Who can be included as a co-author of a paper?
Case: The author submitted a manuscript to a journal and received an editorial decision of “accept with major revisions.” The reviewers had recommended conducting some new experiments and analyses for the paper to be accepted. The revisions involved a huge amount of rework, but the author managed to make all the changes mentioned with the help of two of his colleagues and finally submitted the revised manuscript on time. Since the author felt that he would not have been able to make the revisions without his colleagues' help, he decided to give them due credit and added their names as co-authors to his manuscript.
However, he was surprised when the editor reverted a few days later questioning the addition of the new co-authors. He/she wanted to know how the newly added co-authors had contributed to the paper. The editor also suggested that in case they did not fulfil the authorship criteria recommended by ICMJE, their names should be included in the acknowledgements section, and not as co-authors.
The author then contacted us and asked us to help identify whether the added co-authors fulfilled the requirements of the authorship criteria.
Action: We asked the author in detail about the nature of the contribution made by each of the two newly added co-authors. The author replied that the first of the two added co-authors had done the entire statistical analysis and helped in interpretation of data in the light of the additional analysis. He had also helped in rewriting a specific section of the manuscript.
The second person who had been added as an author had procured some essential reagents that were required for some crucial experiments that the author had conducted during revision.
Based on the authorship criteria defined by ICMJE, our publication expert came to the conclusion that the first of the two persons qualified as an author because he had
- contributed to the analysis and interpretation of data for the study
- revised the manuscript draft to incorporate the additional findings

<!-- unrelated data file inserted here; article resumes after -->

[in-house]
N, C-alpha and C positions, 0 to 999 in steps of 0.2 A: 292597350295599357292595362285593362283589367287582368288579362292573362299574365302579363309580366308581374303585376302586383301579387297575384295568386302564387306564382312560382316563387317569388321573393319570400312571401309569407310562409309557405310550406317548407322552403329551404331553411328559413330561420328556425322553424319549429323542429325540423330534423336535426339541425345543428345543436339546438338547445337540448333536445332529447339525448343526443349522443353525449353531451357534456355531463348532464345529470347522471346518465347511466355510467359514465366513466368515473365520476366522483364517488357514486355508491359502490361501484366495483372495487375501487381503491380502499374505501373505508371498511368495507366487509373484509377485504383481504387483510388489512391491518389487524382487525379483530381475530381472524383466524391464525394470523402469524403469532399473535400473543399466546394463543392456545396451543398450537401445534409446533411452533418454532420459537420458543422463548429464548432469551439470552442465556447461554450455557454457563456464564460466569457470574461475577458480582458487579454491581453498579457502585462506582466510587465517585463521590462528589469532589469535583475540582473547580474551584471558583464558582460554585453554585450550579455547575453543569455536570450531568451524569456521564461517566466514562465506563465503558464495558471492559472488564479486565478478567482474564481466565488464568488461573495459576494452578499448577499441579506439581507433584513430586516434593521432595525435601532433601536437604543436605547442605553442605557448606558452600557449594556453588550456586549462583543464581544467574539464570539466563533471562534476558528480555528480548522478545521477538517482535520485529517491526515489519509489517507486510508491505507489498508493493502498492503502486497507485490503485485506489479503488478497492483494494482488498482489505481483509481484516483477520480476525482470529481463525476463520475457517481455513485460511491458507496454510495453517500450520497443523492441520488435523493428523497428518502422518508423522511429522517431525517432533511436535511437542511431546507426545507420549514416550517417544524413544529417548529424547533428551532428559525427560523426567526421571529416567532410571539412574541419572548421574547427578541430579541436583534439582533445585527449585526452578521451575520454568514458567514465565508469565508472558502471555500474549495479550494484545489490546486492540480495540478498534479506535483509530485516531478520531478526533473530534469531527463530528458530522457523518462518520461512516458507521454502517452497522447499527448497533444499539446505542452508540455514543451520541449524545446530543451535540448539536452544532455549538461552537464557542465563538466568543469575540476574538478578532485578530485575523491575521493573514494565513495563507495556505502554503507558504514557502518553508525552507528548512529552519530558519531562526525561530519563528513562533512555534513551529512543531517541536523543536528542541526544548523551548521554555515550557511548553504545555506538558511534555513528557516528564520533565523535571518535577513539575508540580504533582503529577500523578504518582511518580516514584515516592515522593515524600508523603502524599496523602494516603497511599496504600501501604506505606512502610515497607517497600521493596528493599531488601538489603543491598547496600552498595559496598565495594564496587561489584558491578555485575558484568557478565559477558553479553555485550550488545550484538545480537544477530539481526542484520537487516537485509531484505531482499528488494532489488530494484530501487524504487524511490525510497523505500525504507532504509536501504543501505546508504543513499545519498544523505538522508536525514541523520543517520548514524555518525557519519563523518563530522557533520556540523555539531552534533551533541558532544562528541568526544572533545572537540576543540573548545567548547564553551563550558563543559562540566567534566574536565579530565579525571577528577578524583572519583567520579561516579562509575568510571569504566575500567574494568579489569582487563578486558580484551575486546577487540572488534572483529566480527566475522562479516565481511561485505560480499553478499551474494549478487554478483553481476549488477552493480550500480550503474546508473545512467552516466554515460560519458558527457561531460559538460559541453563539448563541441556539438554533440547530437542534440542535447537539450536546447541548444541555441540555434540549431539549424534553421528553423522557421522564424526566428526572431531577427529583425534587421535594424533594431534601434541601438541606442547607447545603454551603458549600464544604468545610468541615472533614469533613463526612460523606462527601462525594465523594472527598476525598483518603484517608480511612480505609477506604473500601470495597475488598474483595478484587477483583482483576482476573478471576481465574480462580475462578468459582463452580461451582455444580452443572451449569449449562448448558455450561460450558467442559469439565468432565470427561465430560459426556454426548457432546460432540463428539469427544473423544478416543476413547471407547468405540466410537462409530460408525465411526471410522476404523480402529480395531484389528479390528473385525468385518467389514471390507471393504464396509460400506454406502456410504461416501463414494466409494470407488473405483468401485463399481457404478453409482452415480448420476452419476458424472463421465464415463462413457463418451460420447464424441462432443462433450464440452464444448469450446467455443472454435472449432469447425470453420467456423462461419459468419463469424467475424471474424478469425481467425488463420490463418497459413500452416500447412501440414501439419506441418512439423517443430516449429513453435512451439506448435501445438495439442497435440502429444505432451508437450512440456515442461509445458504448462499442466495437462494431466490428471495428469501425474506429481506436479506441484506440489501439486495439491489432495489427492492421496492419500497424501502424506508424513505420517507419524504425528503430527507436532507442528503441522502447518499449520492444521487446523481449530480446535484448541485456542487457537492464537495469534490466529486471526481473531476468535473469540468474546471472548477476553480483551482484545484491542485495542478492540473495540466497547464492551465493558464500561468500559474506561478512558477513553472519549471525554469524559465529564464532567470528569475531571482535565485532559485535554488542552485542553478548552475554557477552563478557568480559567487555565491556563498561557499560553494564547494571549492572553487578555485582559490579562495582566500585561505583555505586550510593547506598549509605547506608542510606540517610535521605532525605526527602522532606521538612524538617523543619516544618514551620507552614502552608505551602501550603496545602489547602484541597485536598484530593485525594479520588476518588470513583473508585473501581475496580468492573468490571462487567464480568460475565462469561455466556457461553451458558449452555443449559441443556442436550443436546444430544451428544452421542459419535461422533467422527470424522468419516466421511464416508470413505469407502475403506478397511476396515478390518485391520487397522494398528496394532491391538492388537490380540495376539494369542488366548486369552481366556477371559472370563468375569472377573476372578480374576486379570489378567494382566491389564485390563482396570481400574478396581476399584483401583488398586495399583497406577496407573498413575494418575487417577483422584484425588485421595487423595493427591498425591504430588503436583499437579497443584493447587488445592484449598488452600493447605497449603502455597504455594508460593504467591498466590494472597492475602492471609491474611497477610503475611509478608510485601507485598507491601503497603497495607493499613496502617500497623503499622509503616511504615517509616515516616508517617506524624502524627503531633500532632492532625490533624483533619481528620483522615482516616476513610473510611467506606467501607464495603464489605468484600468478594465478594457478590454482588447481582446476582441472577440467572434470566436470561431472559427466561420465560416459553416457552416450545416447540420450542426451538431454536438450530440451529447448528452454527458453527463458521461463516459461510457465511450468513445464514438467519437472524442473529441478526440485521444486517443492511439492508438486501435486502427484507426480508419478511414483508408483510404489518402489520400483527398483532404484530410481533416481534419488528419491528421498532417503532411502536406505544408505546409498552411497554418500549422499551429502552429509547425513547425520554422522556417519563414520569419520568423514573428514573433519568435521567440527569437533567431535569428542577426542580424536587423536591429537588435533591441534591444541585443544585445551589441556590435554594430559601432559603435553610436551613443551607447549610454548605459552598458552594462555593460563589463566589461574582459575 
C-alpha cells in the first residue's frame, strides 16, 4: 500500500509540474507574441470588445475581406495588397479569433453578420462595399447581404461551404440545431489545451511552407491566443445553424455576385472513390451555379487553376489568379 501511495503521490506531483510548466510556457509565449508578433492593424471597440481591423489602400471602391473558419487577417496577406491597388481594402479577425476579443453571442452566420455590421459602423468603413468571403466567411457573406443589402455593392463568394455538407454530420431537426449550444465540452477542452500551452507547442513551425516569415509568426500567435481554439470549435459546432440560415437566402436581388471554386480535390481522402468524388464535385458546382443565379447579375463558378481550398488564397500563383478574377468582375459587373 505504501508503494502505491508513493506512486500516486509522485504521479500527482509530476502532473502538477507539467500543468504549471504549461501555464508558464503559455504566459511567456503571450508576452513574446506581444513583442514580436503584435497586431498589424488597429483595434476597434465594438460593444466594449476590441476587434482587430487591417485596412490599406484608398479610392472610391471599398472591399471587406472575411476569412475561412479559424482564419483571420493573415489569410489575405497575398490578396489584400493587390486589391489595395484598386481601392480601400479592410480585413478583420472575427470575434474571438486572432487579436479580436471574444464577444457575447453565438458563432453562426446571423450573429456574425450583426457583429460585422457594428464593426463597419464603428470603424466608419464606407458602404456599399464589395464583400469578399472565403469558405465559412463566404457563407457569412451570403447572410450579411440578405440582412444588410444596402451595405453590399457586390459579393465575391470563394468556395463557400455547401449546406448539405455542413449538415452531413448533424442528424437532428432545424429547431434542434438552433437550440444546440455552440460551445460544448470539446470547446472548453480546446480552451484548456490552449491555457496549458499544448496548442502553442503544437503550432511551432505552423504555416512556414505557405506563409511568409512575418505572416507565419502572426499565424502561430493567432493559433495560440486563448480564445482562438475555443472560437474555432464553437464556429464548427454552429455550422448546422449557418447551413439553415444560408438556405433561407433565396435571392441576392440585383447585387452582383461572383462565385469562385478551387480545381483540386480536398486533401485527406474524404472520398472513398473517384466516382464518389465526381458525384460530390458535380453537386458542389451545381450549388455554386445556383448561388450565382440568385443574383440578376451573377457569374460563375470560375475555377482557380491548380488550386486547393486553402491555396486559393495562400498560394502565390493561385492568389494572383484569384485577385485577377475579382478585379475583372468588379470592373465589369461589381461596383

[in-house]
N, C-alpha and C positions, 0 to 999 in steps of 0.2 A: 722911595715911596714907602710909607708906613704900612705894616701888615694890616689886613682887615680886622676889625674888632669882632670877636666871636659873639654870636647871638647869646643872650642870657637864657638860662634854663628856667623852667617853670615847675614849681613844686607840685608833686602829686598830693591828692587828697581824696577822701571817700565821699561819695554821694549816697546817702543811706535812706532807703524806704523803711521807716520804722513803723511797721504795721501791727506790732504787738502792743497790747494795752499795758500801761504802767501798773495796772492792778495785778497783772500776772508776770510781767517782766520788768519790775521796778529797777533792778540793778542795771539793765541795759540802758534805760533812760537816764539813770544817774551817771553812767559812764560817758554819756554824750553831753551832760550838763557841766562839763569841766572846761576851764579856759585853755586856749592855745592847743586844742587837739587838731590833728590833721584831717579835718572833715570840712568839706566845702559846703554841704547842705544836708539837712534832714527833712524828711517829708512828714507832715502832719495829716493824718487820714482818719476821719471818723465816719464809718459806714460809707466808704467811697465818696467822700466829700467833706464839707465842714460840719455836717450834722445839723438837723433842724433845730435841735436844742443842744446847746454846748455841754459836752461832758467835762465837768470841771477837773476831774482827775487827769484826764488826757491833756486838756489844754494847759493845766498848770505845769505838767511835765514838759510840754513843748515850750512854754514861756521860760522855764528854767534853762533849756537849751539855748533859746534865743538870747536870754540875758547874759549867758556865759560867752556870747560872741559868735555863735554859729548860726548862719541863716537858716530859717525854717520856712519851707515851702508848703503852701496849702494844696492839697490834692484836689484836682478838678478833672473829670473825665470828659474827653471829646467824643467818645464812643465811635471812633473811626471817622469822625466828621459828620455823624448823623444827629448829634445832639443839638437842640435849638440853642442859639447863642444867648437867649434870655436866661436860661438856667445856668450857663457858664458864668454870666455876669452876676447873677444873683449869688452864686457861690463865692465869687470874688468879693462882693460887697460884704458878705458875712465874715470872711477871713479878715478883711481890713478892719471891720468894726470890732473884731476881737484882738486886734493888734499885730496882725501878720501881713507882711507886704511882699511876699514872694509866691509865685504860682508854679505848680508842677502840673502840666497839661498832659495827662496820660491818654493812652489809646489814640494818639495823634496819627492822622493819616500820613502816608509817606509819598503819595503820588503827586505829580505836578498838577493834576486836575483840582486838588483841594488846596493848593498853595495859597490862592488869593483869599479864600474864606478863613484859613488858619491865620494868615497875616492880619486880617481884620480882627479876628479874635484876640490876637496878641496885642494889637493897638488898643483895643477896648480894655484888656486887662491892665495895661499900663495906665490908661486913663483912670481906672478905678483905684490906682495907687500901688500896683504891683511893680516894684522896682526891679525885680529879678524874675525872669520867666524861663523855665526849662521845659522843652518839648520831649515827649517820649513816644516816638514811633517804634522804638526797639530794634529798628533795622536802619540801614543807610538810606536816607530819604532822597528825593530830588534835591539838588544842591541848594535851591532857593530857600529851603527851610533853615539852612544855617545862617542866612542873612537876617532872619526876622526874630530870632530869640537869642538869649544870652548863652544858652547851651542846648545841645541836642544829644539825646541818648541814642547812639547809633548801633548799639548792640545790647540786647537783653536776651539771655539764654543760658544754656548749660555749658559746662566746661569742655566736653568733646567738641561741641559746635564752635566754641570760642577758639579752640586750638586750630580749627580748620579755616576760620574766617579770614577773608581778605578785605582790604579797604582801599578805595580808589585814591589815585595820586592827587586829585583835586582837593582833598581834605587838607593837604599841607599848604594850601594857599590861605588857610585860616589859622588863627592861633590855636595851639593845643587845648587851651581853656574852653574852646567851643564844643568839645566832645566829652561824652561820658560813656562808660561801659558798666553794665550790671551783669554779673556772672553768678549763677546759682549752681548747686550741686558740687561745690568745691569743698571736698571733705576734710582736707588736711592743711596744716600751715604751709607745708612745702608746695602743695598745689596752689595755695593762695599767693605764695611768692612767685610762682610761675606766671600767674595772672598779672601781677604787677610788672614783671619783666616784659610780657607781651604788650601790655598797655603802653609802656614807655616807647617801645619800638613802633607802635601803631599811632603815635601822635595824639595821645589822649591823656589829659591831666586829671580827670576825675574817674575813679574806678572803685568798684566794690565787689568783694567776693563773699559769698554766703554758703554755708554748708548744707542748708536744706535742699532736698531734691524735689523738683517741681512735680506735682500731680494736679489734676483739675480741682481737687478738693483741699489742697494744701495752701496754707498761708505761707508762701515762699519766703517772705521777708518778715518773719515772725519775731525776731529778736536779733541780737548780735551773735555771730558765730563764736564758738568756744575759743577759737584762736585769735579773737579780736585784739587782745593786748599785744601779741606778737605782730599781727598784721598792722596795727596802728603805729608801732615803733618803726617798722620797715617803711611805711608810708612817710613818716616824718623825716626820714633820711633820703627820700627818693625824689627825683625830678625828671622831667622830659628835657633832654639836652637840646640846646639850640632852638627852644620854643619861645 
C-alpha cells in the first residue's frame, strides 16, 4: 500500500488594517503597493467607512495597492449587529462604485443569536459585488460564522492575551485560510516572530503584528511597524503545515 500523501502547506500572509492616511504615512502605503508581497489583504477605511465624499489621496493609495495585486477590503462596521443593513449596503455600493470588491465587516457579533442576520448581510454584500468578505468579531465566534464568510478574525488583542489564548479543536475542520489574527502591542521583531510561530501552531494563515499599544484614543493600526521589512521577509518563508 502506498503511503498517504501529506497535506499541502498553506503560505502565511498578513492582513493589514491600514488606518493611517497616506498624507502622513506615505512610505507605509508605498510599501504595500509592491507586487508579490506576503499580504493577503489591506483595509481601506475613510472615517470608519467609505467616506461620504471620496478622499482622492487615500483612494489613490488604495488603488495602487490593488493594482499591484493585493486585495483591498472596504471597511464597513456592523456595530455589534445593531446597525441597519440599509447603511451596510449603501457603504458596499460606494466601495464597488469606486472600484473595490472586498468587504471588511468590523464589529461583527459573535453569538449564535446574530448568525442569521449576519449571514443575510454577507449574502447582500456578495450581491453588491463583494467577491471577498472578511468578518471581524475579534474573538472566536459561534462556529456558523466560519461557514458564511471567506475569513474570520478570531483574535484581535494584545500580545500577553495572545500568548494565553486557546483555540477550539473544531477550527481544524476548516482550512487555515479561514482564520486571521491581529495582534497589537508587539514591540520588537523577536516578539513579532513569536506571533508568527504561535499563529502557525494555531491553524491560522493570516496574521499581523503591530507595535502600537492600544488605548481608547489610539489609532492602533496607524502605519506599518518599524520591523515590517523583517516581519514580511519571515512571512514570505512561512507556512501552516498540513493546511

- given his final approval for the work to be published and had agreed to be accountable for the work.
However, the contribution of the second person was not sufficient to qualify for authorship. The second person had just helped in procuring reagents; he had neither helped in acquiring data nor played any significant role in analysing or revising the manuscript. So, we suggested that his name should be included in the acknowledgements section, and not as a co-author.
The author agreed with our views and wrote to the editor mentioning that he would add only one person as a co-author while the other person’s name would be added in the acknowledgements section. He also explicitly mentioned the nature of the contribution that each person had made. The editor was convinced with this arrangement and the manuscript was sent for publication.
Summary: According to the ICMJE guidelines, authorship is based on the following criteria:
- Substantial contributions to the conception or design of the work; or the acquisition, analysis, or interpretation of data for the work; AND
- Drafting the work or revising it critically for important intellectual content; AND
- Final approval of the version to be published; AND
- Agreement to be accountable for all aspects of the work in ensuring that questions related to the accuracy or integrity of any part of the work are appropriately investigated and resolved.
Not all journals specifically ask to mention author contributions: a contributorship statement is not mandatory for all journals, but it is generally considered a good practice to list the individual contributions of authors in the cover letter. However, in case you are submitting a revised manuscript and you have made any changes to the author list, you should definitely provide an explanation of the nature of this author’s contribution in order to avoid further complications.
You might also benefit from knowing Who qualifies to be an author?
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